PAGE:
slow and unhappy days, for Bill Falck knew no shortcuts to victory.
When he first brought Rivets out in public for a race many laughed,
for it was a funny-looking airplane. The bulging canopy extended
all the way to the spinner, and the airplane flew around the pylons
with its nose in the air. Bill had built his racer so he could fly
it while lying flat on his back, but this streamlining idea was
declared unsafe shortly before his first race in No. 92, and the
hurried modifications weren't quite right. He still placed second
in the Consolation Race, though his speed was only 142.5 mph.
Rivets underwent the first of several major changes which were
destined to turn an also-ran into a winner for the following year
- 1949. As operator of the small Warwick Airport in New York, Falck
had a lot of time on his hands when snow made his dirt runway useless,
so he put the time to good use by methodically re-working his airplane,
piece by piece. The first area to get a good going over was the
canopy, and the original "plastic bathtub" was replaced by a clean
canopy made from pieces of Aeronca Champion windshield. Months of
hard work paid off to the tune of 20 mph and first place in the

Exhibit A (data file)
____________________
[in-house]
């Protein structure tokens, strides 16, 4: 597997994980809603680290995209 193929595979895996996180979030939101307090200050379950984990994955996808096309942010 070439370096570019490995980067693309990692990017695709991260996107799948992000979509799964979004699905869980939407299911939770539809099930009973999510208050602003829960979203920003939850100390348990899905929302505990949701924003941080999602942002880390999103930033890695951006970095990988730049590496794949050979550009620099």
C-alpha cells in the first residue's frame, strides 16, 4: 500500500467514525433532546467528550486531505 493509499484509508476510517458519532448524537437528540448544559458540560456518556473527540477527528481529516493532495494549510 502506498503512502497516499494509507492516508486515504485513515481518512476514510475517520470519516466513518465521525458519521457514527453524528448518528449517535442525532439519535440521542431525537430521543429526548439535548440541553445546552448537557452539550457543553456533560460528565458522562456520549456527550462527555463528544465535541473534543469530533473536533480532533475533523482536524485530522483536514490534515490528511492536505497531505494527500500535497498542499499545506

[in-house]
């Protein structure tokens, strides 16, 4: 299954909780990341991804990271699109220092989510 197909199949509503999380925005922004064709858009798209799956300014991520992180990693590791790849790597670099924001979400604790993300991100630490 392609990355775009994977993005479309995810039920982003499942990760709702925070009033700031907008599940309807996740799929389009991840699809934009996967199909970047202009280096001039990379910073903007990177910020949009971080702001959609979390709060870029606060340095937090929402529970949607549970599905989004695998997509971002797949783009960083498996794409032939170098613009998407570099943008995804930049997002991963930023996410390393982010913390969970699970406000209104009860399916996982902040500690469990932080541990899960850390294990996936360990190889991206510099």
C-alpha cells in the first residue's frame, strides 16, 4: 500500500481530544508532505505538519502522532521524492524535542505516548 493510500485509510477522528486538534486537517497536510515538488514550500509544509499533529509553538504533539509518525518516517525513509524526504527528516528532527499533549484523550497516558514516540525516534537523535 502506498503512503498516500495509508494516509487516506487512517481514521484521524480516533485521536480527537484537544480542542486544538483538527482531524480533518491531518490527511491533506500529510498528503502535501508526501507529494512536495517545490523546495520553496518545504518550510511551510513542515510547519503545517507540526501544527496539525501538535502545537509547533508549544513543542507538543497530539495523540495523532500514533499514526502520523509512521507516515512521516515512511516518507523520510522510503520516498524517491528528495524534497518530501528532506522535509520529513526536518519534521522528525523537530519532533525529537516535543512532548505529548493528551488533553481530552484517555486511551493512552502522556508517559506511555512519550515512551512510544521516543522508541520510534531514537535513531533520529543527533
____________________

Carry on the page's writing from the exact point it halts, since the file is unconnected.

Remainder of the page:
Consolation Race at Cleveland.
Yet Falck and his Rivets were a full 15 mph behind the winners,
and so few people paid attention to them, except in the pits where
"Willie" was becoming recognized as a very competent student of
racing. But they were no particular threat to people like Steve
Wittman and Bill Brennand and John Paul Jones, who were doing the
winning in those days.
In the time between the last of the old Cleveland Races in 1949,
and the 1951 Detroit meet, Falck completed the single most important
modification to his racer - the change that was soon to make it
winner. He designed, built and proved the complicated set of plumbing
under the sleek new cowl that gave the model a sound like it had
several extra cylinders. Basically, it was an updraft cooling system
with tuned exhaust pipes, all exiting through an augmenter in the
tunnel underneath the cowl. Far more efficient than the usual, simple
exhaust pipes and cooling-air outlet, it enabled Rivets to advance
from consolation to final races. This happened first at Miami in
1950, when they placed 7th at 173 mph, and soon became a matter
Getting into the finals was a step in the right direction, but hardly
the same as winning. Falck's first win was a dramatic one, and set
the theme for many races to come. At a small race in Chattanooga,
Tennessee, in the spring of 1952, Bill qualified second following
the great Wittman and then shared preliminary heat wins with him.
In the 12-lap finals, Wittman got off to his usual fast start and
Falck to his usual slow start. Lap by lap, Rivets gained on the
famous Bonzo, until it was clear to everyone that only time or luck
could keep that upstart with the funny airplane from pulling the
upset of the year. For Wittman, there was too much time and no luck,
as Falck passed him on high with a couple of laps to go and won